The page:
Background: Health literacy is important because of the high proportion of the population with skills below those needed to become and stay healthy, and the resultant negative impact on people’s lives. A recent study in England has shown that, as is true in other industrialized nations, a significant proportion of people (43–61%) have literacy and numeracy skills below those needed to fully understand and use health materials. This paper describes a project designed to build on these findings with key stakeholders to develop an action plan to address a mismatch between population skills and the health system complexity. Method: The multi-stage project involved an initial meeting of stakeholders that allowed participants to share knowledge and experience, and make suggestions for change. Subsequent web-based surveys enabled widening of the stakeholder group, identification of further potential actions, and participant rating of the impact of the suggested actions on this mismatch. Next, a meeting enabled the group to identify priorities for change that would be feasible and cost-effective. Results: Forty-one participants were recruited from a range of patient, health, lifelong learning, civil service, and industry perspectives. Suggested topics for action fell into four areas; improving health services, building health literacy skills in the population and workforce, recognizing the importance of public information developed outside the health arena, and funding for health literacy research and development. Following consideration of likely cost, impact, and feasibility, five suggested areas were prioritized for action, three involving improvements in the health service, and two involving the development of public health literacy skills. The importance of inter-sectoral approaches to this complex issue was identified. Discussion: This project recruited key stakeholders with a wide range of relevant expertise and perspectives. It resulted in a clear, coherent action plan to address the population skills: health system complexity mismatch. Next steps include implementation, evaluation, and widening to other areas of life important to public health and well-being such as public safety messages and social care.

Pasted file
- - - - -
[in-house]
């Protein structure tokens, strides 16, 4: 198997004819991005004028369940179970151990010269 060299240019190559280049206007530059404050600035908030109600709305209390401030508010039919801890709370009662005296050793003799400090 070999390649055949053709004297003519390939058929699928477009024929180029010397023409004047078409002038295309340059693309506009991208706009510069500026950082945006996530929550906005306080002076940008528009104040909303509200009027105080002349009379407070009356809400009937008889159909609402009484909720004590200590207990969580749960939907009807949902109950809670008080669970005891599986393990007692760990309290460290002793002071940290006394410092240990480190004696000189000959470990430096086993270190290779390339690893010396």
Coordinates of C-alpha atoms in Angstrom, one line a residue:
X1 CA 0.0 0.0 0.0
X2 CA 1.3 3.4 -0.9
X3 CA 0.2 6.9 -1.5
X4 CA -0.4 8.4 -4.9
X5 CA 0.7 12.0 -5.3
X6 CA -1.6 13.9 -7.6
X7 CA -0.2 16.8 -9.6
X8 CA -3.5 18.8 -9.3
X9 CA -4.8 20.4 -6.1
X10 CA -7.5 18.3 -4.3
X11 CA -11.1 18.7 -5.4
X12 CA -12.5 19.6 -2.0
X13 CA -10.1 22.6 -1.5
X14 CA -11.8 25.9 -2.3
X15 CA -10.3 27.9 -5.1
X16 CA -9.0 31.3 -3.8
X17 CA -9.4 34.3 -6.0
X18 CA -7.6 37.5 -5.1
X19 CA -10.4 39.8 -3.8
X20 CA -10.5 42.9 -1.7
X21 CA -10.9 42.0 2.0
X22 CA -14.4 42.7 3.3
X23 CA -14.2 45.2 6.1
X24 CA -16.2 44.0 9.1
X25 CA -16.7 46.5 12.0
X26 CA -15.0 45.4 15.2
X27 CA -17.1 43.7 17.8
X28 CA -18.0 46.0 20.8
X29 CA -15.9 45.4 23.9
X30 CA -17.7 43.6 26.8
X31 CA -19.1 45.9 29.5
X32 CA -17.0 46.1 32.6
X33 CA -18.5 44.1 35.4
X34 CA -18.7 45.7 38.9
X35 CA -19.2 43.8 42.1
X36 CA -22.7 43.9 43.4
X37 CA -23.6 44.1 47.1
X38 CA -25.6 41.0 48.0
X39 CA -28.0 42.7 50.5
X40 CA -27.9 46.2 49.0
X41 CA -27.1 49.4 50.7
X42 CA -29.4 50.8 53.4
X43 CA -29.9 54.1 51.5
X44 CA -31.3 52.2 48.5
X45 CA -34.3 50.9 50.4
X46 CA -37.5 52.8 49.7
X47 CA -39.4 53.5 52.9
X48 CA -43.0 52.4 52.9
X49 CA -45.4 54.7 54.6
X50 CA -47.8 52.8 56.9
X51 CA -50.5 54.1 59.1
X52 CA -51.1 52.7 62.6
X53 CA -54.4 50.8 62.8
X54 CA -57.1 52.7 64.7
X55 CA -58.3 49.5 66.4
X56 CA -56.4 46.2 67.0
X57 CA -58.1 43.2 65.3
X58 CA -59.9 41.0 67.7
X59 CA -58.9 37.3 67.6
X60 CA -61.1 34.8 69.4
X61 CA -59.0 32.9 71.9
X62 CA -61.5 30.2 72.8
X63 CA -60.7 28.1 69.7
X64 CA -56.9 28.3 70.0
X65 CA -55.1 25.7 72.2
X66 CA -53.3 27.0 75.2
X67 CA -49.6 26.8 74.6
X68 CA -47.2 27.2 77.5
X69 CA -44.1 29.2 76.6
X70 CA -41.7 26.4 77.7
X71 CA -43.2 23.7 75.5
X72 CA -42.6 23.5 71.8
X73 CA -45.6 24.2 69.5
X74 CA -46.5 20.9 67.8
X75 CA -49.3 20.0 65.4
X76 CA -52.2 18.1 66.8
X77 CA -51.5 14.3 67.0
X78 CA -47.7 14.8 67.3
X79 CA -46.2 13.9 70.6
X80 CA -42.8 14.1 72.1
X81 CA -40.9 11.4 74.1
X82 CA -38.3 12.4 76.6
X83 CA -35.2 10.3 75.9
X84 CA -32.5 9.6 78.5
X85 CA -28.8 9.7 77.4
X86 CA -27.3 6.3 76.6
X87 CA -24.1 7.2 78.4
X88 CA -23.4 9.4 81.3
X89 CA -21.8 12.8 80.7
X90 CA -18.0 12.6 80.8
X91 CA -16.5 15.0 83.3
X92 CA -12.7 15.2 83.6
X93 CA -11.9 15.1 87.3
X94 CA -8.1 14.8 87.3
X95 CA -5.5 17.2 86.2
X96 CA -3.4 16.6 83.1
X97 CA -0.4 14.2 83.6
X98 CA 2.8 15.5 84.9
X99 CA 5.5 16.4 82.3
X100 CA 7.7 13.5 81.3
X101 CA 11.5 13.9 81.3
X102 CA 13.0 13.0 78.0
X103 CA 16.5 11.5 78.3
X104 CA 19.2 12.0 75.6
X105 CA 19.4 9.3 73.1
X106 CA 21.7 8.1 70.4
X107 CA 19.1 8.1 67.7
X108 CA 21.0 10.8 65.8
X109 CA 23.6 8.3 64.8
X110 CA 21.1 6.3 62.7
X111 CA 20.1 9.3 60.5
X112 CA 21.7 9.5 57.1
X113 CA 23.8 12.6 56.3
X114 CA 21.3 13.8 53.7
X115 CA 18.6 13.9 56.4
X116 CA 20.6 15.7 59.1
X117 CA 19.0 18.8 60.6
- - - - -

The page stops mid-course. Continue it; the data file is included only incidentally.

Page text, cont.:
Journal of Communication in Healthcare, 2015, Vol 8, Issue 1, p. 22-31
health literacy; health service; health system organization; patient education; policy